As shown in FIGS. 4 and 5, the bag C may be folded in half along the longitudinal center line of the tape 47 with the back wall 41 and the tape on the inside and items of merhandise such as indicated at 55 and 57 placed in the two pockets 59 and 61 of the bag through the pocket months 51 and 53. One type of item for which the bag C is particularly adapted is a pair of shoes, one shoe being placed in one pocket, the other shoe in the other pocket. Then, as shown in FIGS. 6 and 7, the folding of the bag is reversed to bring the tape 47 to the outside and the pocket months 51 and 53- to the inside. In this condition of the bag, the tape 47 serves as a carrying handle and the mouths of the pockets are effectively closed by the fold 63 made in the back wall 41.

FIG. 3 illustrates another method of carrying out the manufacture of bags C of this invention such as illustrated in FIGS. 2 and 47, the bags being made from continuous seamless tubing 71 of flexible heat-sealable sheet material such as polyethylene. This method includes as its initial step the slitting of one'wall of the tubing as by means of knife 23. The result of the slitting operation is a folded web like that of FIG. 1, and the remainder of the method is the same as that of FIG. 1.

In view of the above, it will be seen that the several objects of the invention are achieved and other advantageous results attained.

As various changes could be made in theabove constructions without departing from the scope of the invention, it is intended that-all matter contained in the above description or shown in the accompanying drawings shall be interpreted as illustrative and not in a limiting sense.

I claim:

1. A double-pocket bag made of flexible heat-scalable sheet material having a back wall and two front wall portions, one front wall portion extending inward over the back wall from one end thereof, the other front wall portion extending inward over the back wall from the other end thereof, said front Wall portions being joined along the sides thereof to the sides of the back wall by heat-sealed seams, the one front Wall portion having its outer end joined to said one end of the back wall, the other front wall portion having its outer end joined to the said other end of the back wall, the inner ends of.

the front wall portions being free of the back wall, and a length of relatively narrow flexible heat-scalable material constituting a carrying handle extending transversely of the bag from one side edge of the bag to the other and located centrally of the length of the back wall and having its ends heat-sealed to the side edges of the bag.

2. A double-pocket bag as set forth in claim 1 wherein said length of relatively narrow heat-sealable material is on the outside of the back wall.

3. A double-pocket bag as set forth in claim 2 wherein the length of each front wall portion is approximately half the length of the back wall.

4. A double-pocket bag as set forth in claim 3 Wherein each front wall portion is joined at its outer end to the back wall by an integral fold.

5. A double-pocket bag made of flexible heat-sealable sheet material having a back wall and two front wall portions, one front wall portion extending inward over the back wall from one end thereof, the. other front wall portion extending inward over the back wall from the other end thereof, said front wall portions being joined along the sides thereof to the sides of the back wall by heat-sealed seams, the one front wall portion having its outer end joined to said one end of the back wall, the other wall portion having its outer end joined to the said other end of the back wall, the inner ends of the front wall portions being free of the back wall, and a tape of flexible heat-scalable sheet material constituting a carryiug handle extending transversely of the bag from one side edge of the bag to the other and located centrally of the length of the back wall and having its ends heatsealed to the side edges of the bag.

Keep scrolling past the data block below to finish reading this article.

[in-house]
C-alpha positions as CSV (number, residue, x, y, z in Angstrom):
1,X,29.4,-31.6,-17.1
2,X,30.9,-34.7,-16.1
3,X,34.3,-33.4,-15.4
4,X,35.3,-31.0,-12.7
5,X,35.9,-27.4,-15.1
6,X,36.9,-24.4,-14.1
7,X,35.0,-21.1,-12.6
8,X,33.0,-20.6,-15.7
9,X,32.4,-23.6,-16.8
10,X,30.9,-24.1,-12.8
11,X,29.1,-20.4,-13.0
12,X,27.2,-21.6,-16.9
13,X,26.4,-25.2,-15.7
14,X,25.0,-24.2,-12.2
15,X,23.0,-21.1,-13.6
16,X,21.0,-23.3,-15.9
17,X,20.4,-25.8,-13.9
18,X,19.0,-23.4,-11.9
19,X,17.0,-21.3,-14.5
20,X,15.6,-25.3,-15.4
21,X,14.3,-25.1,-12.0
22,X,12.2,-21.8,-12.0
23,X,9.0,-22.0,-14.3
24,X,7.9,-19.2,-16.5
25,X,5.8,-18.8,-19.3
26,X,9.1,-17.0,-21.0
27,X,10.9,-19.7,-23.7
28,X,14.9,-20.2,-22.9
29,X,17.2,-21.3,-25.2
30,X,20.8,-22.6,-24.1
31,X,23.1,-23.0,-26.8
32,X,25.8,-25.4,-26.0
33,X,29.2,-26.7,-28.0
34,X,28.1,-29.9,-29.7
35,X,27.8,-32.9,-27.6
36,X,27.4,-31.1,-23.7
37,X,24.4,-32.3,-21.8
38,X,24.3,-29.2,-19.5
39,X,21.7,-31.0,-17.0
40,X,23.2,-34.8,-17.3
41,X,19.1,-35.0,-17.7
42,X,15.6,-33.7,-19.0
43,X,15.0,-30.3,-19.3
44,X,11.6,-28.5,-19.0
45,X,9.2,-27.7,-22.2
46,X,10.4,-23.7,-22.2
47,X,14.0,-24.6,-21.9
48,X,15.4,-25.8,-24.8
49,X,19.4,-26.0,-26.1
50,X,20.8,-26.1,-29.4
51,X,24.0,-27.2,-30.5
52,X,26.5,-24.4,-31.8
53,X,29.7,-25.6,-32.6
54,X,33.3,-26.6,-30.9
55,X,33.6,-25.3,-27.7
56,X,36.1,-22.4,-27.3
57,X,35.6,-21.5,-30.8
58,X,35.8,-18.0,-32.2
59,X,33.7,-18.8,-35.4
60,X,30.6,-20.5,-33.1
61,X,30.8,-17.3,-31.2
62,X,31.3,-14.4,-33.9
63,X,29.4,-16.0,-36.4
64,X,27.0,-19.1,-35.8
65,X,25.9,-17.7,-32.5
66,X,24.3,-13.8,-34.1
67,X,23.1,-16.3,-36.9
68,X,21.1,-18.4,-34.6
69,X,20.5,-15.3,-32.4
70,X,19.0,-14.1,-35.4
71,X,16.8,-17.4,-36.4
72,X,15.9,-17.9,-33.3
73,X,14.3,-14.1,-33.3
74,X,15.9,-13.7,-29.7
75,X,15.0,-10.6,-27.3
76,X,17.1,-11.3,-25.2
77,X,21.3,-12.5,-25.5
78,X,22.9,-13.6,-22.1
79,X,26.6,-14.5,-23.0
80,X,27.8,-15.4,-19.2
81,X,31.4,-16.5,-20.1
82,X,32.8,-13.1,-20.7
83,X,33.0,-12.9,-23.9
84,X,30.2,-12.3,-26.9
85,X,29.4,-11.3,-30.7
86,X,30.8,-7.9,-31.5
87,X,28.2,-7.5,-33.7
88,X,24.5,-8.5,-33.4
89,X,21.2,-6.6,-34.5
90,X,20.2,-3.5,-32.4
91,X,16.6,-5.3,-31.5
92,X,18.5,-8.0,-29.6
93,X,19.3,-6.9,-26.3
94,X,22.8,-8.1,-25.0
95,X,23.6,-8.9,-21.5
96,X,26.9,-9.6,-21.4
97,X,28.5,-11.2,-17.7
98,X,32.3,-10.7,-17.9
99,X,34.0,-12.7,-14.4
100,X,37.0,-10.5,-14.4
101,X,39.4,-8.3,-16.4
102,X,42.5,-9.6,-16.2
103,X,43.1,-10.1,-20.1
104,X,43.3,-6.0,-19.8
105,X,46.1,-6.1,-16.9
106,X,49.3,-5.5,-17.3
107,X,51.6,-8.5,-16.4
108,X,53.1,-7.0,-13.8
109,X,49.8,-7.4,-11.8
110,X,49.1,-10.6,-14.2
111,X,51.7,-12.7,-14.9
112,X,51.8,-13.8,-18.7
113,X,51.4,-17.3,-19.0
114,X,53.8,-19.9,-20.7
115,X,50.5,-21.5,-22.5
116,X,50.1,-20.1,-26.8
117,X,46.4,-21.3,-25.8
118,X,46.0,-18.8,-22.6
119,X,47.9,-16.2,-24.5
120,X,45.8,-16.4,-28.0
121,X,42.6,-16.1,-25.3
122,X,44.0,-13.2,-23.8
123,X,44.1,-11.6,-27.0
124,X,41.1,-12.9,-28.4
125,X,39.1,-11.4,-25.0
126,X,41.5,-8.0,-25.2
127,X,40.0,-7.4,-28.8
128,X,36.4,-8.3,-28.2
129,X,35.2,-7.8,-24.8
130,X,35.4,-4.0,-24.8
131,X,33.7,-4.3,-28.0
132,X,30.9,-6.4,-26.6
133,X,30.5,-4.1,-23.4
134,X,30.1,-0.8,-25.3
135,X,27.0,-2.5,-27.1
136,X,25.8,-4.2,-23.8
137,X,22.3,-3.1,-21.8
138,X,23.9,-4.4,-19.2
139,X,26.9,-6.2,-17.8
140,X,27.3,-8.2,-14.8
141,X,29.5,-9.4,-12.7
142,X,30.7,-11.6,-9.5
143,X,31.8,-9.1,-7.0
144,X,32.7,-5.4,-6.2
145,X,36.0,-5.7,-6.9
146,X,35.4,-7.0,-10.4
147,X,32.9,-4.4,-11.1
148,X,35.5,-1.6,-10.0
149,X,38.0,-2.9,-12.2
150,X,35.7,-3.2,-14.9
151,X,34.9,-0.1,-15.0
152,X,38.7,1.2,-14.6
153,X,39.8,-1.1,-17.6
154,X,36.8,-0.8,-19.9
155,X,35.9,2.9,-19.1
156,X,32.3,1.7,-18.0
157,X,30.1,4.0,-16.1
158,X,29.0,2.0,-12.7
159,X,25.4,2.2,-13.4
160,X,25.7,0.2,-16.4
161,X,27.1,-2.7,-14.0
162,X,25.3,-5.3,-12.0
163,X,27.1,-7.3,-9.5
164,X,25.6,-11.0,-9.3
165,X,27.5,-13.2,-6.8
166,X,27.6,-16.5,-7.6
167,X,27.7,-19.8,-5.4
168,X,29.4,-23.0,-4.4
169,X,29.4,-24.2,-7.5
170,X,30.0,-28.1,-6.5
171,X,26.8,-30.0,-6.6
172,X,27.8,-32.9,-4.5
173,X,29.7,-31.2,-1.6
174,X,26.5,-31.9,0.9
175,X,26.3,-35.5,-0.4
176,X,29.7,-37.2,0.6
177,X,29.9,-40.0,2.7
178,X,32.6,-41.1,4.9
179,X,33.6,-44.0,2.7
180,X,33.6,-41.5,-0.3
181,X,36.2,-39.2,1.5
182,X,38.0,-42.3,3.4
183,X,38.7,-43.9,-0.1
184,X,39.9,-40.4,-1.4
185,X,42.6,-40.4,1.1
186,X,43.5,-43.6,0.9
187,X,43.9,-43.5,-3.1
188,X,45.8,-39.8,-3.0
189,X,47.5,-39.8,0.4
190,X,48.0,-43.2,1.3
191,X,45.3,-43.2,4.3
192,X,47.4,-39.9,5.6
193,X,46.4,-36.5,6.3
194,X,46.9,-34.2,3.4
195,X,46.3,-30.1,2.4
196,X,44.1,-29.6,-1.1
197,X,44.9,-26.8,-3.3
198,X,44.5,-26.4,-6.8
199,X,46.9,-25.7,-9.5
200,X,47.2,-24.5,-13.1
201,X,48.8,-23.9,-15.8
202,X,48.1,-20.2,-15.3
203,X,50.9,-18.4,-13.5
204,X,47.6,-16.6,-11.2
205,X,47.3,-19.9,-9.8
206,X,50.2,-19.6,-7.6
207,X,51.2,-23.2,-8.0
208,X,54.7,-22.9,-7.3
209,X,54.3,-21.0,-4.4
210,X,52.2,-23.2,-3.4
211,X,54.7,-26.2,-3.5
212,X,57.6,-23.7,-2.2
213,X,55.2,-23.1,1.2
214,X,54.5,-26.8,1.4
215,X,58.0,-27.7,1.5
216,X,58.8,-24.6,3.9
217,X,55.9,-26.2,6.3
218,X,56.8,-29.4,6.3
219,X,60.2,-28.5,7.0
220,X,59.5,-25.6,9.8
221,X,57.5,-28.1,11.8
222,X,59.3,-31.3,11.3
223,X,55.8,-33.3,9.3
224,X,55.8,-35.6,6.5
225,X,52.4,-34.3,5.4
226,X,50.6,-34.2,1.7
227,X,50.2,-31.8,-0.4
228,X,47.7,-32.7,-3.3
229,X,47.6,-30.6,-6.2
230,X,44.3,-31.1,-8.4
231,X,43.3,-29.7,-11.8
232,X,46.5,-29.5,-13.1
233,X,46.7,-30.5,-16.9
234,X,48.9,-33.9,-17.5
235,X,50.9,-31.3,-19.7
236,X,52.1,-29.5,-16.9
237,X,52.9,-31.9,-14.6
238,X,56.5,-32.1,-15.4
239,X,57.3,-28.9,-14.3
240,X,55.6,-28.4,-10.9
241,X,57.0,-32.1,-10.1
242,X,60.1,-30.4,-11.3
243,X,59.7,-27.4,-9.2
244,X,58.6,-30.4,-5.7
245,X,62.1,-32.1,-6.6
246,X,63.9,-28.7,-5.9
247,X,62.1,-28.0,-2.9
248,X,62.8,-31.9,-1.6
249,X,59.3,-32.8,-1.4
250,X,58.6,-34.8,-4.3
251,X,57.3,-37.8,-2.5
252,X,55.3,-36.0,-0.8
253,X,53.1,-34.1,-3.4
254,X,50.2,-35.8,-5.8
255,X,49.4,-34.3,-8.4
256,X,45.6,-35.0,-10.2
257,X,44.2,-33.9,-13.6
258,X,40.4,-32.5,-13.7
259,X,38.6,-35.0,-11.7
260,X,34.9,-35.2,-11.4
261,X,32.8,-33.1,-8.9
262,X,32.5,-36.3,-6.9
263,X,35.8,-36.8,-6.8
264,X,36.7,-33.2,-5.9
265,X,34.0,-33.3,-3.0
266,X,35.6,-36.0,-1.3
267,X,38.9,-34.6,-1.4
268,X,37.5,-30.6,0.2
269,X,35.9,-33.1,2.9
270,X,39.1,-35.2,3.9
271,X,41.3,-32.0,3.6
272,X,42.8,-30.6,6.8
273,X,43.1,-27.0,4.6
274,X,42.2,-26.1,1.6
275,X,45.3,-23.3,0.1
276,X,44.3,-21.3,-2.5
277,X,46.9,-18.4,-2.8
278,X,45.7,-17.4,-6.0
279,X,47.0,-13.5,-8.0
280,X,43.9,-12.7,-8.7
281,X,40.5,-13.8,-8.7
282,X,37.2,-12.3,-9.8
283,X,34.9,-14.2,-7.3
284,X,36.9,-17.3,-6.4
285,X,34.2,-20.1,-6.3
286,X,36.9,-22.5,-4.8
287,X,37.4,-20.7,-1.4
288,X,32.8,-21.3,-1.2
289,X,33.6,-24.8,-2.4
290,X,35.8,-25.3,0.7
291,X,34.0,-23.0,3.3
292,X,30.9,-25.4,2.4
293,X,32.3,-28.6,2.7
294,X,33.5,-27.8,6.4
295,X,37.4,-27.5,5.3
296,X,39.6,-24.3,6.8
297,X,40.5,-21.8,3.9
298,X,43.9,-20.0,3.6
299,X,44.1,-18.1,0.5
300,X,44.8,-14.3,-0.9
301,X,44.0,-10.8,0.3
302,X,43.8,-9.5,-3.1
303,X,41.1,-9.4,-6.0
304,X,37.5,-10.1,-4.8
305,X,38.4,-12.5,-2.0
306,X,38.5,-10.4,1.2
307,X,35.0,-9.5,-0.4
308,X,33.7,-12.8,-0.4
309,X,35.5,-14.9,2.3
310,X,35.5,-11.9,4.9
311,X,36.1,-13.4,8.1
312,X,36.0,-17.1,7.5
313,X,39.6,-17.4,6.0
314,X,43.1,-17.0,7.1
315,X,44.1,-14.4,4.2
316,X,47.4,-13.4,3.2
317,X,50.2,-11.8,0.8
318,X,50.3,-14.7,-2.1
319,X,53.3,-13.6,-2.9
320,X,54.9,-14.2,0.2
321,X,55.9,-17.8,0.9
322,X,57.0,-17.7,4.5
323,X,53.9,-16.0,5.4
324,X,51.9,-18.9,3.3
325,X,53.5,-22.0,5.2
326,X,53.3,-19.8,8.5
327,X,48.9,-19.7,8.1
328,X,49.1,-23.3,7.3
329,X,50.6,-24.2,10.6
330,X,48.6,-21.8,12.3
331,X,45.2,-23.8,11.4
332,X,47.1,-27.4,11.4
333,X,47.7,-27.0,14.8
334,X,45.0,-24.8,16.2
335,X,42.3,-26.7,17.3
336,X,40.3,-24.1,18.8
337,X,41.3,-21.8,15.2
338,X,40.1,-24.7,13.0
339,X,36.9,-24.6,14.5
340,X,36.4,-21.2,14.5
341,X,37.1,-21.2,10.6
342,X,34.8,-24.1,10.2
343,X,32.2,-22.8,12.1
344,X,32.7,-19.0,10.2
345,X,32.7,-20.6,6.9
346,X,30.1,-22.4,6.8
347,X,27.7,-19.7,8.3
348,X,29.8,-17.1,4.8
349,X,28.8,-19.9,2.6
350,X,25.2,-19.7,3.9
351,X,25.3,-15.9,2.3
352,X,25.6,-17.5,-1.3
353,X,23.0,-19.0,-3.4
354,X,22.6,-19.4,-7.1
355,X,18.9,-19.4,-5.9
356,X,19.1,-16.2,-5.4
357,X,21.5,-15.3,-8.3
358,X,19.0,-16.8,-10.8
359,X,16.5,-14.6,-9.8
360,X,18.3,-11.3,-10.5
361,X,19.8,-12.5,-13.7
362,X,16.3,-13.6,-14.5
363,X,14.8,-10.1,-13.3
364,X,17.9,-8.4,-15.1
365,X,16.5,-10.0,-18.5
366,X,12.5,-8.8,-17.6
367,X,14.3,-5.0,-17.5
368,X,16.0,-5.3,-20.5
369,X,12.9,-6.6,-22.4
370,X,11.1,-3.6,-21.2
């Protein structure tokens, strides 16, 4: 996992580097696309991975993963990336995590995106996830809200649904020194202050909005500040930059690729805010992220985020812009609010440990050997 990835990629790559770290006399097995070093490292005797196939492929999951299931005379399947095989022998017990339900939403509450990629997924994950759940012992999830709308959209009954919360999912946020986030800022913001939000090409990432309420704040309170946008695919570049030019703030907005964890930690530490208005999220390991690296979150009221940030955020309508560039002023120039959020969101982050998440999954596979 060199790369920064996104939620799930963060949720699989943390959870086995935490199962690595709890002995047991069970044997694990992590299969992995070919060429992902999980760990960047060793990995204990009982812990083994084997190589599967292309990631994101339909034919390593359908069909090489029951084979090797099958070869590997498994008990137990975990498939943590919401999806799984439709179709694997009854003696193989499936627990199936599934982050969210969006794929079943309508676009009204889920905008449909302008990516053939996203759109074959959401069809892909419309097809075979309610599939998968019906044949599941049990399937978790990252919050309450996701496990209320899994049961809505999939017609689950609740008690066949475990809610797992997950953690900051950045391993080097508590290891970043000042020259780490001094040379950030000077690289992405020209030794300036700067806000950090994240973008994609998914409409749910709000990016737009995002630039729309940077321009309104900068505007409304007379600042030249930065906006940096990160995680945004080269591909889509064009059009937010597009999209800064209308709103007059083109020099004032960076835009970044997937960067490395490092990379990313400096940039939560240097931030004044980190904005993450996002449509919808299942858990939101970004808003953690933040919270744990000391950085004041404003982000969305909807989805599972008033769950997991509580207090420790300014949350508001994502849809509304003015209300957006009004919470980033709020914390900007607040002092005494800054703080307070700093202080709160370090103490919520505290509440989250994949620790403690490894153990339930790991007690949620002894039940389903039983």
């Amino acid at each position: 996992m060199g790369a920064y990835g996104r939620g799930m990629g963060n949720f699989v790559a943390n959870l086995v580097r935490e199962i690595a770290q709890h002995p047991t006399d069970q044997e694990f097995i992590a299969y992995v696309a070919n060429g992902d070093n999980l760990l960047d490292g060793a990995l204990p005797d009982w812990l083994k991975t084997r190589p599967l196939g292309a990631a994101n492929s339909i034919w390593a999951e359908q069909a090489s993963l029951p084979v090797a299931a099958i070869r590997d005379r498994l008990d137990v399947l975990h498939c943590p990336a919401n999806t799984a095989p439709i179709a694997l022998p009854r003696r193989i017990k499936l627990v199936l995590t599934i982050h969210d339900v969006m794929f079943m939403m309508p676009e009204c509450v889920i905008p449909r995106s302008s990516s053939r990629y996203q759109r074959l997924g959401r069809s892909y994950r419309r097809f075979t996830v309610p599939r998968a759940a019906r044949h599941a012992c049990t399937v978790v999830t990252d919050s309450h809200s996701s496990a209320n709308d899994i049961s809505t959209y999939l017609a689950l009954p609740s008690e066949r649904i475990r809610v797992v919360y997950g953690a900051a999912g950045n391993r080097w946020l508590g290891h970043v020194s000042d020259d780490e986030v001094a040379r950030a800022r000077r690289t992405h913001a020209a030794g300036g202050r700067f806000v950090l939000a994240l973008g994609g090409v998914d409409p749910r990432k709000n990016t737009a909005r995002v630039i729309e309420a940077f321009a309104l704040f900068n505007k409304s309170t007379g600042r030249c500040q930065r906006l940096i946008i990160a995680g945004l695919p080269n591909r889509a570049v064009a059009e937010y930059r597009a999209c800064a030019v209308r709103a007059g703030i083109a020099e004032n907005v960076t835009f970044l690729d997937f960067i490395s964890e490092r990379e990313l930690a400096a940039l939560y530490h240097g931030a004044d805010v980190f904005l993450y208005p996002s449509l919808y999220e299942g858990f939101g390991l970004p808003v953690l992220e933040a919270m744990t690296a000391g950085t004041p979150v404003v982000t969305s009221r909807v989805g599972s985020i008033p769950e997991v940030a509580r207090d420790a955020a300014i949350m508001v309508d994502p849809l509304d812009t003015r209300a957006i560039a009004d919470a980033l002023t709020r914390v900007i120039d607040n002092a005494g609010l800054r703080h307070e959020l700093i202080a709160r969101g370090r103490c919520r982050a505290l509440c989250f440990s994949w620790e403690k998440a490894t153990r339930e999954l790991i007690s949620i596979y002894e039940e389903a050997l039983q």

6. A double-pocket bag as set forth in claim 5 wherein the tape is on the outside of the back wall.

7. A double-pocket bag as set forth in claim 6 wherel in the length of each front wall portion is approximately half the length of the back wall.

8. A double-pocket bag as set forth in claim 7 where in each front wall portion is joined at its outer end to the back wall by an integral wall.

References Cited in the file of this patent UNITED STATES PATENTS Great Britain 1898

Patent Citations
Cited PatentFiling datePublication dateApplicantTitle
US2015972 *Nov 16, 1933Oct 1, 1935Bernhard Sodergren AndreasArrangement for mixing two different substances
US2021787 *Aug 17, 1933Nov 19, 1935Janowitz JuliusHandle for carrying parcels
US2357339 *Mar 21, 1941Sep 5, 1944Shellmar Products CoPackage
US2444685 *May 6, 1942Jul 6, 1948Harry F WatersMultiple fabrication method and apparatus for liquid-tight envelope bags
US2815620 *May 3, 1954Dec 10, 1957Edward F ProdigoManufacture of packages with detachable registered printed appendages
USD160564 *Mar 24, 1948Oct 17, 1950 Bottle carrier
GB189803717A * Title not available
Referenced by
Citing PatentFiling datePublication dateApplicantTitle
US4247005 *Mar 30, 1979Jan 27, 1981Bemis Company, Inc.Package and packaging method
US4555804 *Jul 12, 1984Nov 26, 1985Twinpak, Inc.Pouch handle
US5059034 *Feb 8, 1989Oct 22, 1991Schulz GuenterCarrier bag
US5265961 *Sep 13, 1991Nov 30, 1993Mobil Oil CorporationPlastic grocery bag having draw-tape closure and flat bottom
US5387037 *Jul 22, 1993Feb 7, 1995Daitch; BeverlyCoupon organizer
US6058506 *Jun 17, 1997May 9, 2000The Procter & Gamble CompanyBib having improved pocket
US6059458 *Feb 5, 1999May 9, 2000Tenneco Packaging, Inc.Elastic top drawtape bag and method of manufacturing the same
US6402377May 22, 2000Jun 11, 2002Pactiv CorporationNon-blocking elastomeric articles
US6409385 *Nov 21, 2000Jun 25, 2002Aventis Cropscience S.A.Apparatus and method for packaging articles therein
US6579008 *May 9, 2001Jun 17, 2003S.C. Johnson Home Storage, Inc.Multicompartment thermoplastic bag with raised center lip
US7011615Jun 26, 2002Mar 14, 2006S.C. Johnson Home Storage, Inc.Method for making a multicompartment thermoplastic bag
Classifications
U.S. Classification383/25, 383/38, 383/7
International ClassificationB65D30/22
Cooperative ClassificationB65D31/12
European ClassificationB65D31/12